‘Remembered Pain’ a Jan Fennell article

As a Highly Recommended Associate Dog Listener, I am in a priviledged position to be able to share some of Jan Fennell’s nuggets of wisdom on dog behaviour beyond what we have time to go through in a consultation, so I wanted to share one of her weekly topics, Remembered Pain. The below a Jan Fennell Article:

Have you ever felt some butterflies in your stomach, accompanied by the over-whelming urge to turn and run away when you are about to go through the door of a dentist surgery, even when you are there for a check-up and no matter how much you tell yourself that it will be alright the feeling of dread refuses to go away.

We can also have similar feelings when we go into any situation that has in the past caused us to wish that we were a million miles away but we can always hope that “this time it will be different”.

The very fact that we have the ability to imagine a different outcome is unique to humans but all other species will react exclusively according to their own experience or what they have been taught. An example of this would be a dog owner becoming distressed, angry or panicked when a particular breed of dog appeared, in a very short space of time their own dog would come to make a negative reaction to the breed of dog all based on the influence of the owners behaviour. This in turn results in a negative association with any dog that looks like the one that causes panic in the owner. In exactly the same way a child can be taught fear of dogs, spiders, horses etc.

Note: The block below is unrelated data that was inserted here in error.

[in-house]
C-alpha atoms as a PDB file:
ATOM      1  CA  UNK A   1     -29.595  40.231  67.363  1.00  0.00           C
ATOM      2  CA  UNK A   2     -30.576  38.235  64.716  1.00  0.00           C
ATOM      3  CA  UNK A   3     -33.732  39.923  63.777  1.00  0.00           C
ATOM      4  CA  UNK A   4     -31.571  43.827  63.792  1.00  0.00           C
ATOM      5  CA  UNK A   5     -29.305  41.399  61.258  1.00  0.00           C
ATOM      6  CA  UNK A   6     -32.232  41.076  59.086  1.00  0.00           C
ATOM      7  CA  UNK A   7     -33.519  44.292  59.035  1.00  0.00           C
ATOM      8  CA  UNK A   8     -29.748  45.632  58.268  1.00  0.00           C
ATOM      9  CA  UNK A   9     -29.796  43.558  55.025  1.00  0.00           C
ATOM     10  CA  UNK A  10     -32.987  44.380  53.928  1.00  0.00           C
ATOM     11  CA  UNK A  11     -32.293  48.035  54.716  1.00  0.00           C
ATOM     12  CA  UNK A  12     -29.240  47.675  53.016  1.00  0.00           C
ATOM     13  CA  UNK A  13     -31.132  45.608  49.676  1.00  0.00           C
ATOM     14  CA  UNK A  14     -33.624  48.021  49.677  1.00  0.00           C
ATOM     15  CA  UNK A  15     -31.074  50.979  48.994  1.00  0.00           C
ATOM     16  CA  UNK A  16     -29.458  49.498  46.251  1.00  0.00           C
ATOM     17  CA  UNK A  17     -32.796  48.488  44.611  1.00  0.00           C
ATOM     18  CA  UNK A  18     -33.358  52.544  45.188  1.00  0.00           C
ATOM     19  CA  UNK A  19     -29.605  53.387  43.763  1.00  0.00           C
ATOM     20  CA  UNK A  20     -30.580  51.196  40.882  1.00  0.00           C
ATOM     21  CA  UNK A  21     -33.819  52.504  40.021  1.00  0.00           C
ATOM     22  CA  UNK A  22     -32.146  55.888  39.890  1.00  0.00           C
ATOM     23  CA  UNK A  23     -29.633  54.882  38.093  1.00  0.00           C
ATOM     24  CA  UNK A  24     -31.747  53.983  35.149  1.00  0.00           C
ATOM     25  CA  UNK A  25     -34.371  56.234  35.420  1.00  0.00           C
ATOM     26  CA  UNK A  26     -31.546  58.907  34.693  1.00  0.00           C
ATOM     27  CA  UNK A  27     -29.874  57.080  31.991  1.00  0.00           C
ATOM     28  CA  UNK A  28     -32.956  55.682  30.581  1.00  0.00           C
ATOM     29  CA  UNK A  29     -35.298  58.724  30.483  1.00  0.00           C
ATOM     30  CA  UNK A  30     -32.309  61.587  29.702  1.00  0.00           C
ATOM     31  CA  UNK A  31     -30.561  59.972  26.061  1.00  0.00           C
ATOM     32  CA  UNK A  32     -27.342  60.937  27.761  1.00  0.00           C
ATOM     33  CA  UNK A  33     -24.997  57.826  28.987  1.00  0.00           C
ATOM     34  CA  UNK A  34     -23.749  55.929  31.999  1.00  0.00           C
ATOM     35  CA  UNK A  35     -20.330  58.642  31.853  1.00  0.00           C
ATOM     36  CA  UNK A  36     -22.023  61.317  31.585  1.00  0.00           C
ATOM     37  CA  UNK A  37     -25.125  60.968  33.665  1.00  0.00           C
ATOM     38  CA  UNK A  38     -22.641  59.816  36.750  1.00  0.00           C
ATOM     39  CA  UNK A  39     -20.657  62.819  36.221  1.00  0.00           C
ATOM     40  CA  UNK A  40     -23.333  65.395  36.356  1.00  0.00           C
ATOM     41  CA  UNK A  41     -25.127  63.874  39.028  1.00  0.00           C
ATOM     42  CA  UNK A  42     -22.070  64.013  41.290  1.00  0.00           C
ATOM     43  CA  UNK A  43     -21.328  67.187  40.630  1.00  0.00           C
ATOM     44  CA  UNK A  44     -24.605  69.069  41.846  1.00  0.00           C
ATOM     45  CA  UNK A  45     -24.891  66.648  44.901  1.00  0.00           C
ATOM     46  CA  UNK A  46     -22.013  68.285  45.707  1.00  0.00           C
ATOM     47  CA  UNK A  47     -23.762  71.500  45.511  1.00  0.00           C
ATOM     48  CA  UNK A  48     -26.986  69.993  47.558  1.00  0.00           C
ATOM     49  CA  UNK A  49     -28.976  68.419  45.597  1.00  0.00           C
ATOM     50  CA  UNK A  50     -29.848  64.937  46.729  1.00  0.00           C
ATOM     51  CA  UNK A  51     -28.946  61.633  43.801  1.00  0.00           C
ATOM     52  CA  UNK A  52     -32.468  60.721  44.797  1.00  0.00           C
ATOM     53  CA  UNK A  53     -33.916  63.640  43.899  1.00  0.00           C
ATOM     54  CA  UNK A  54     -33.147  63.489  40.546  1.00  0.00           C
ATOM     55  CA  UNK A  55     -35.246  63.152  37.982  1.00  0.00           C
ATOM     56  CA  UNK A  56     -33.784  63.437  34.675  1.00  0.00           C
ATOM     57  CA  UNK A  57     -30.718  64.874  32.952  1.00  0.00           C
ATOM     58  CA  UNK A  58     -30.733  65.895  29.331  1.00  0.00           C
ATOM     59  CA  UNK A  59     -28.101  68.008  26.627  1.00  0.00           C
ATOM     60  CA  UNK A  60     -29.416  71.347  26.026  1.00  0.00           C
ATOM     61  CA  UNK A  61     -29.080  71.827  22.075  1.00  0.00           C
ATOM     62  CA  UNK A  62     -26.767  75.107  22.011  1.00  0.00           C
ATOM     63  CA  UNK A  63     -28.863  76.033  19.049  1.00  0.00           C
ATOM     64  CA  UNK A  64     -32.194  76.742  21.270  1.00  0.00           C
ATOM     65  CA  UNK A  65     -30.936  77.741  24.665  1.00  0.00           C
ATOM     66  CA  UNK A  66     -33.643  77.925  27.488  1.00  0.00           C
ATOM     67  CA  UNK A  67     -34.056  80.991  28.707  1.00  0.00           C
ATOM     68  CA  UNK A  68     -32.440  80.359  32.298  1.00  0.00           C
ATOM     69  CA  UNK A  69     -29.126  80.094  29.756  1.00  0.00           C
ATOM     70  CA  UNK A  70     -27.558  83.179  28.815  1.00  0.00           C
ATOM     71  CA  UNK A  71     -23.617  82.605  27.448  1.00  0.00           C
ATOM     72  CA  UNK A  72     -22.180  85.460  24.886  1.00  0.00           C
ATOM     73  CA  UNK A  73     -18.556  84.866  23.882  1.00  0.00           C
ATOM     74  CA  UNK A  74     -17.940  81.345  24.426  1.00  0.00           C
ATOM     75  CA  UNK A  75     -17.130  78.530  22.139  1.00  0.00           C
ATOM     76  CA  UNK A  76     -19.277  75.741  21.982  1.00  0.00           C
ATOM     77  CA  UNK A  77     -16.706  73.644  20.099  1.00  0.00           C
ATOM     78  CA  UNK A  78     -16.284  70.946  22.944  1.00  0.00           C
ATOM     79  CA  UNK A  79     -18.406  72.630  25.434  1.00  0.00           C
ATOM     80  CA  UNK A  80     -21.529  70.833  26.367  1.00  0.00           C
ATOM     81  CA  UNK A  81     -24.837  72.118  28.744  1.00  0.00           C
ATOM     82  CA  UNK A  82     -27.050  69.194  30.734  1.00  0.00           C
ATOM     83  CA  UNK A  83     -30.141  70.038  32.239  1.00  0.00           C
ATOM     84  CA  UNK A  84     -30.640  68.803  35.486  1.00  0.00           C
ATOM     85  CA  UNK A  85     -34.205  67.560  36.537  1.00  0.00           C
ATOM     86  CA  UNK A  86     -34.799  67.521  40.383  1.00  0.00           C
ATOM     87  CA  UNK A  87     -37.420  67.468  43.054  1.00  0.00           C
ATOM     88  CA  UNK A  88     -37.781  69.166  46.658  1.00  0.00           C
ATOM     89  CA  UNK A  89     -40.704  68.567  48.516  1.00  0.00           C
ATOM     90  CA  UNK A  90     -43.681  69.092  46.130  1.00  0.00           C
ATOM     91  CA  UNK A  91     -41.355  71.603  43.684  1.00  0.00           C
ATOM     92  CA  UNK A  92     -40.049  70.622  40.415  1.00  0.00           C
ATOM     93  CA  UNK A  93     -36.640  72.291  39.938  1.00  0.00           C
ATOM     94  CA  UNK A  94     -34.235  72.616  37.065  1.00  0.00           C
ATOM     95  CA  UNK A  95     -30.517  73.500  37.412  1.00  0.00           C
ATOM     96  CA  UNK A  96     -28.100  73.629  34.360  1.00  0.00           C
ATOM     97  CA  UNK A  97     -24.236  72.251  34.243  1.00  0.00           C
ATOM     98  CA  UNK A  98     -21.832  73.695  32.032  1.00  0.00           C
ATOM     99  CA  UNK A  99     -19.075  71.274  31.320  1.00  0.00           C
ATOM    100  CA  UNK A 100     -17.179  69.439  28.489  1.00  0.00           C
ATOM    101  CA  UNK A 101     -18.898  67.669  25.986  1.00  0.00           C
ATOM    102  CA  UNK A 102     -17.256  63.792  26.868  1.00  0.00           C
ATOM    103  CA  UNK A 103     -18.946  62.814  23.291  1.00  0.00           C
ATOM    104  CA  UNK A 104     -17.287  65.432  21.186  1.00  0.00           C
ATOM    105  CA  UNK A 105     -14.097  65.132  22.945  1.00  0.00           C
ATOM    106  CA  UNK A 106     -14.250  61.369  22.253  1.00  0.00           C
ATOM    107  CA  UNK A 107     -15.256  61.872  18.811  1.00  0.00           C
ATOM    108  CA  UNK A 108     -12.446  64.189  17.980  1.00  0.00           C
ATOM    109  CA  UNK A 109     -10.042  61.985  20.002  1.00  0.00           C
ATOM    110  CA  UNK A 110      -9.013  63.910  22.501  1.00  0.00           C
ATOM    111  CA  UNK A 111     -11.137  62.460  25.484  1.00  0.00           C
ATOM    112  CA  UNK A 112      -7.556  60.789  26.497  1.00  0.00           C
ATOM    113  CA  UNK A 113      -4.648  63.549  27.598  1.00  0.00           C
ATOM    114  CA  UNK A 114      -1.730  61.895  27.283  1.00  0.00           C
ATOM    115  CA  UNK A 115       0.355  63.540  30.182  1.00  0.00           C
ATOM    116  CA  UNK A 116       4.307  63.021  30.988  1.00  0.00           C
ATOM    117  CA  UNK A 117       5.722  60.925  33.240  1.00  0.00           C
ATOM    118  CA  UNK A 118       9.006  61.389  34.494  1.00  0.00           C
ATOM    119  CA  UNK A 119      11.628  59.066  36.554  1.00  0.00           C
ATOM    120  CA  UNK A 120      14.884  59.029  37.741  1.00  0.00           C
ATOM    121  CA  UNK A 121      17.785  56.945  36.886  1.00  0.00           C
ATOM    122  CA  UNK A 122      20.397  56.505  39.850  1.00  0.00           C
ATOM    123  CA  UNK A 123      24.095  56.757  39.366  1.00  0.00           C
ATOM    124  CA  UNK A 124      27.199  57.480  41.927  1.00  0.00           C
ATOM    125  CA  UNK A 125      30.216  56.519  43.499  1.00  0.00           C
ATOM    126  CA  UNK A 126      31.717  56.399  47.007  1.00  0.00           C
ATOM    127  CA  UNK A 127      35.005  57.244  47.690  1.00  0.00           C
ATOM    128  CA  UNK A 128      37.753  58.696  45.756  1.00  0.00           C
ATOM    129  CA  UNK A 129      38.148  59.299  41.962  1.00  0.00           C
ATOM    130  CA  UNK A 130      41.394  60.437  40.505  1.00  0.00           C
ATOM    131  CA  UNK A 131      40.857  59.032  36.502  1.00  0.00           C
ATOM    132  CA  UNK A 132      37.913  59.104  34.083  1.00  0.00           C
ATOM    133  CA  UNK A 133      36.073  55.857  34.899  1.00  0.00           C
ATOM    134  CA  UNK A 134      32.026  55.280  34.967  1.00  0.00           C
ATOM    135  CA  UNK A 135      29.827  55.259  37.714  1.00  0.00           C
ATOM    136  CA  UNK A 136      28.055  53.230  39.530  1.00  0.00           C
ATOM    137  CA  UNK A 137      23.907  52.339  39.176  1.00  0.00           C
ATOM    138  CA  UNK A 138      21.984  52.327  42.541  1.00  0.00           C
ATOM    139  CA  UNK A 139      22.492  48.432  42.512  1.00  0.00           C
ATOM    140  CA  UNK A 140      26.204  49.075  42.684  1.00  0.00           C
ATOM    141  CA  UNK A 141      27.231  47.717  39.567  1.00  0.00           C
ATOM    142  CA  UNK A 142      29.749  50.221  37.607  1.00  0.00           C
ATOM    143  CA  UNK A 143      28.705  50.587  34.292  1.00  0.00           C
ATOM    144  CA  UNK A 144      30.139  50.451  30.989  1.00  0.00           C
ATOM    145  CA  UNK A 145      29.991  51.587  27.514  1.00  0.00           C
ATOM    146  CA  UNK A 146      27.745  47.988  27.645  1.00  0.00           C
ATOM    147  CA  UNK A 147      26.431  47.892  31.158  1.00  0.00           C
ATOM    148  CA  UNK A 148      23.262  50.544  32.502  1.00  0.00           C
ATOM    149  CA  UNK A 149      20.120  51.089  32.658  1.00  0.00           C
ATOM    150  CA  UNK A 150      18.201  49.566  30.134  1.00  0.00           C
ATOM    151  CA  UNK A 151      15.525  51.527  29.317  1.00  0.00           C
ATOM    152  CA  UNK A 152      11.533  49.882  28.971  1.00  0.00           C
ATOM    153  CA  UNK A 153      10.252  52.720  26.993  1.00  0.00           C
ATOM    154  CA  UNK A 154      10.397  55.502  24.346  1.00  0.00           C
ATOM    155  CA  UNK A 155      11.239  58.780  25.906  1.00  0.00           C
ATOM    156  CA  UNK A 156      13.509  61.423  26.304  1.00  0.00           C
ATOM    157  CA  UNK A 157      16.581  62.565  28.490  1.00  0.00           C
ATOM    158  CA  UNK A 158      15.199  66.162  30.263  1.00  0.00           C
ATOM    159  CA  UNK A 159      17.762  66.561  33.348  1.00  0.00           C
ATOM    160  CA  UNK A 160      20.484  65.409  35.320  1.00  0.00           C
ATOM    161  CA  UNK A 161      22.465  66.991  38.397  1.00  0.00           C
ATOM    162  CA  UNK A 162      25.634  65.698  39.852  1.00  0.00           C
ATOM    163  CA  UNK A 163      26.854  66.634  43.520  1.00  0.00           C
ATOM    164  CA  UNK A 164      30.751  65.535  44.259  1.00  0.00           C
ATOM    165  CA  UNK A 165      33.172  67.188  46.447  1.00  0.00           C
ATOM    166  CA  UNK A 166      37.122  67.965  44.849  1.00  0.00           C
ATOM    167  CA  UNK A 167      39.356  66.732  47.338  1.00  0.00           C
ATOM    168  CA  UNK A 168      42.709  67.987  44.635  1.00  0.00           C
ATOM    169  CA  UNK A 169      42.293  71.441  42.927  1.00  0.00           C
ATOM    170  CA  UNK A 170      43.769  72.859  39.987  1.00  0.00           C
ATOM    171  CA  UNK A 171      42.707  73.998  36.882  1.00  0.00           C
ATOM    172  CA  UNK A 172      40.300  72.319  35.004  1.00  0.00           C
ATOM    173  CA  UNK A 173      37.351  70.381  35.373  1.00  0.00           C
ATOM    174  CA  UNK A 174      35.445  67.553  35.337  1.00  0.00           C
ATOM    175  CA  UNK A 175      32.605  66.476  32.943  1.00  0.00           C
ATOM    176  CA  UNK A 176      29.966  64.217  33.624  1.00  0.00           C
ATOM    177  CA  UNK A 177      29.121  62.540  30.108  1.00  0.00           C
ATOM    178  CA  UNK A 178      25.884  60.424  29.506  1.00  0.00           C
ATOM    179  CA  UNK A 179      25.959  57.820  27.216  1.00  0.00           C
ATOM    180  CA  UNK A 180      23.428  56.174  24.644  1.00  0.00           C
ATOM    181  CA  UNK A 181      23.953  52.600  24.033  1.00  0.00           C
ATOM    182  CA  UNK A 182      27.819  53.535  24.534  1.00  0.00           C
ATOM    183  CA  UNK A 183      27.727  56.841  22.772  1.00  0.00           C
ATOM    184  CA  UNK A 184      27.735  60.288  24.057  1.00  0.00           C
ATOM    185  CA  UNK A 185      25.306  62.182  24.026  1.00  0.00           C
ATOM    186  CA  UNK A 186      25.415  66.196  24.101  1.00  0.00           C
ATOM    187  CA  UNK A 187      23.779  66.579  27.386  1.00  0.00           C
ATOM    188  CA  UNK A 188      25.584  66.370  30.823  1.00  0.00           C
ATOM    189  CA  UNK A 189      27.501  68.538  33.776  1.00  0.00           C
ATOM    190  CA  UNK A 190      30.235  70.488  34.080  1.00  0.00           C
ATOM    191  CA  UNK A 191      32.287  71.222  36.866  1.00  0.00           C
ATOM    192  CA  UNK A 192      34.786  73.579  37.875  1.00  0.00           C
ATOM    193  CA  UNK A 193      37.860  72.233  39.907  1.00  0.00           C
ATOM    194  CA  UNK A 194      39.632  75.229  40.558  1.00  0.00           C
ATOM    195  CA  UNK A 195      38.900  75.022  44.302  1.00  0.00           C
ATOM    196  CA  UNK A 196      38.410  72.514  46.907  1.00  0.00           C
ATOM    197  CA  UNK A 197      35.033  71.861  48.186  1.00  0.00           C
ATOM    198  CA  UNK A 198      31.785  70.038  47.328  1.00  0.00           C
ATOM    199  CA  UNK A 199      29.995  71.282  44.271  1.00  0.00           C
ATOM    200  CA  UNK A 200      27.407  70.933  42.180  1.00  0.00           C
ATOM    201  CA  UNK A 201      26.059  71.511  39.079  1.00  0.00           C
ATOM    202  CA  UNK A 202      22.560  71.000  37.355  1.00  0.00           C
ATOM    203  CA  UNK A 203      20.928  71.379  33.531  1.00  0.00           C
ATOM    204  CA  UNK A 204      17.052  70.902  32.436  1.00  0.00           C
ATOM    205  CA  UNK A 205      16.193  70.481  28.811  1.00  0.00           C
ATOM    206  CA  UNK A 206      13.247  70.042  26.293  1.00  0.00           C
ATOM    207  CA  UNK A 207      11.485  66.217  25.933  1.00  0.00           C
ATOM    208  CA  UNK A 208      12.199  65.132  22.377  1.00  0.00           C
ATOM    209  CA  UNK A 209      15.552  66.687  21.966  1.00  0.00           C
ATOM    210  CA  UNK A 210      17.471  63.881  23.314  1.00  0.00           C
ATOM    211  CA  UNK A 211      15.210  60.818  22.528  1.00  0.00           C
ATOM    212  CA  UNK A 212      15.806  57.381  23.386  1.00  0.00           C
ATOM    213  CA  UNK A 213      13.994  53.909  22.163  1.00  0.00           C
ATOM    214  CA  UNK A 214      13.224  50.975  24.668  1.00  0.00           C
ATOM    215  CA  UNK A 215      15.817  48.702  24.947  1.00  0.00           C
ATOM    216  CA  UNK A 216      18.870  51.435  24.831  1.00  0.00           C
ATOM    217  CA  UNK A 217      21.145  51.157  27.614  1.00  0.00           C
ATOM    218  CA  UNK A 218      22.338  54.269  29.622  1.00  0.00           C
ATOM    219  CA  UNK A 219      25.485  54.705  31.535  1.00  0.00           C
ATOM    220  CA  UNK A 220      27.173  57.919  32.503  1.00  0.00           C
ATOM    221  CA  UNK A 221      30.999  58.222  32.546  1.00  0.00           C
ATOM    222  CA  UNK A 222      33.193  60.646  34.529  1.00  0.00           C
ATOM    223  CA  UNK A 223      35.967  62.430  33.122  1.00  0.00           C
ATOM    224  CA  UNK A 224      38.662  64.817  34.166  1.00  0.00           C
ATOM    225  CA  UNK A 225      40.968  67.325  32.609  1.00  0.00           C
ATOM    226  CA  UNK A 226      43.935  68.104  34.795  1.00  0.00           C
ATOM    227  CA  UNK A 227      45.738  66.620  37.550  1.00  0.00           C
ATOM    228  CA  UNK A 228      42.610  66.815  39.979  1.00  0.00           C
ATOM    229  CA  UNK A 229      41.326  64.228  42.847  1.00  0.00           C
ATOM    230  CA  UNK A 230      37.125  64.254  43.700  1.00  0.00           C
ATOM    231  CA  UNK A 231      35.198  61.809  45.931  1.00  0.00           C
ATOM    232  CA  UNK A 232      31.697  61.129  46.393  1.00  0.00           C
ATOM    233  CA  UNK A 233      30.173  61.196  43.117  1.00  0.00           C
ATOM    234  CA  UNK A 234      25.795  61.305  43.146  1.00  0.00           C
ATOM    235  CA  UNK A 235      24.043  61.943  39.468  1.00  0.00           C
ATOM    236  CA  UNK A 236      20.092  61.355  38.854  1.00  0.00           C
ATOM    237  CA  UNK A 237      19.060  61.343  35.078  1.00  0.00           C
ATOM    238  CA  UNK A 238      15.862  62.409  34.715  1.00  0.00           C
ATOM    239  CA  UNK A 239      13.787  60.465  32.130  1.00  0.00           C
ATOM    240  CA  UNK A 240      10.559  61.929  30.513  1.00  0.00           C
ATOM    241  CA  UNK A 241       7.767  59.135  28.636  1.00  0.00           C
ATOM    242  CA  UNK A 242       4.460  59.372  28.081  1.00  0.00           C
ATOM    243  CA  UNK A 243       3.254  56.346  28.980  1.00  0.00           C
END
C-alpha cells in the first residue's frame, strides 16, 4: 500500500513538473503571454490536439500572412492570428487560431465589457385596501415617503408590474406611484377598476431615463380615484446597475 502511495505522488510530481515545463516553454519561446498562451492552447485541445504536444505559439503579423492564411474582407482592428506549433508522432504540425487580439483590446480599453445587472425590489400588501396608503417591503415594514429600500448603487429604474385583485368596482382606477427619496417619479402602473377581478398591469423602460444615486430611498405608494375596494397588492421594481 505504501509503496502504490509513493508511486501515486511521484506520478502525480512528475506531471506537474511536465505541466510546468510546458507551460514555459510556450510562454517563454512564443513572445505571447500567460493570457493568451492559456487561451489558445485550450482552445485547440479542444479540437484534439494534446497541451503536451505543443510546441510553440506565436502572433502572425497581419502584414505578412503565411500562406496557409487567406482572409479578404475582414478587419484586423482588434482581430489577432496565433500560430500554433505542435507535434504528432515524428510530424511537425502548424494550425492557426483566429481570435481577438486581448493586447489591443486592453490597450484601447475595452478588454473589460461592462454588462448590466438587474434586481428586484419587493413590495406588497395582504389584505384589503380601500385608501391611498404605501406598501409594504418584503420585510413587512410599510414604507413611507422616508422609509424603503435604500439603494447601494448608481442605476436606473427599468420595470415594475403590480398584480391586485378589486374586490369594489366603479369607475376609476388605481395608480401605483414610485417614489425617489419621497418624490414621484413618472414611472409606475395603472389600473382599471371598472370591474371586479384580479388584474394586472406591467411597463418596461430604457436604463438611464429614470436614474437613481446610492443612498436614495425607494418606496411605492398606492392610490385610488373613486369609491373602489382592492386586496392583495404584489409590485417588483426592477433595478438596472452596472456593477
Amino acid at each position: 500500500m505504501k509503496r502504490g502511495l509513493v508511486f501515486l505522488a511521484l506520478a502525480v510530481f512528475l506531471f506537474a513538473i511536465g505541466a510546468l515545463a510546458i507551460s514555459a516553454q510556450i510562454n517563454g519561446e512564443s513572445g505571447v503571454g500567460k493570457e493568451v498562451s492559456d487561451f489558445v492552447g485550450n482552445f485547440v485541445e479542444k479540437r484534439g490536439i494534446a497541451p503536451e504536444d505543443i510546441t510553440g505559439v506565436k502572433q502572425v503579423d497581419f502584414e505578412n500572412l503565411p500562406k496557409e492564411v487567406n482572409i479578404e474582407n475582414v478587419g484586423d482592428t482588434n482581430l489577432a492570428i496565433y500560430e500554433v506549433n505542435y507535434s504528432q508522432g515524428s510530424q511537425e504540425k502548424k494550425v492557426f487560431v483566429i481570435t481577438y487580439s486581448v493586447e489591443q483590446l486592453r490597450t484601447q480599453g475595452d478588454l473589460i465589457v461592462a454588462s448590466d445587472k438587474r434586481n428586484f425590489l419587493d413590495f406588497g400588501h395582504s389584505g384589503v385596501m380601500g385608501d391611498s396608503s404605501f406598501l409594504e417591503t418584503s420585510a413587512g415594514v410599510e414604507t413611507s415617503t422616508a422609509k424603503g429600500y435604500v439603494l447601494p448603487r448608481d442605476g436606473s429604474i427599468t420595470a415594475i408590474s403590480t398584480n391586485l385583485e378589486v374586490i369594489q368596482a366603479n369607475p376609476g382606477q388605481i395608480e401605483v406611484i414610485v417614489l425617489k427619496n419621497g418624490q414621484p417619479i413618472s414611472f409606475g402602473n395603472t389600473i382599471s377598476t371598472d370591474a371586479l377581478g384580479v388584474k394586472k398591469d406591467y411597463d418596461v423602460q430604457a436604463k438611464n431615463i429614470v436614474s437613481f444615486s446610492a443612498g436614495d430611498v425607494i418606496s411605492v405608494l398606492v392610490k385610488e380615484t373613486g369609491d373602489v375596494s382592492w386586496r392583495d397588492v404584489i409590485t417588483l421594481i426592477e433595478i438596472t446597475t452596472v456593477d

Whenever a dog encounters something that it has learned results in a negative experience, it cannot imagine a different scenario when faced with this situation. The only way to resolve this is to show the dog a different outcome and create a new association for it, guided by a pack member it trusts completely and is a source of reassurance; the group decision maker.

One of my most earnest tips with ‘remembered pain’ is to accept that you may never come to know why it has first occurred, especially if you have taken a dog from a rescue organisation. This way you will avoid wasting precious time establishing a root cause and just be able to get on with the job of creating a new and safe association. A dog’s trust in you will reassure it and the old “remembered pain”

One advantage our dogs have is over us is that they never become afraid of something that may happen in the future, they don’t worry about meeting that aggressive dog on that walk in the park tomorrow or the visit to the vet you may have planned, they are just concerned with now. Maybe that’s something we can learn from them; ‘today is the tomorrow that I worried about yesterday’.

Jan Fennell

29th February 2012

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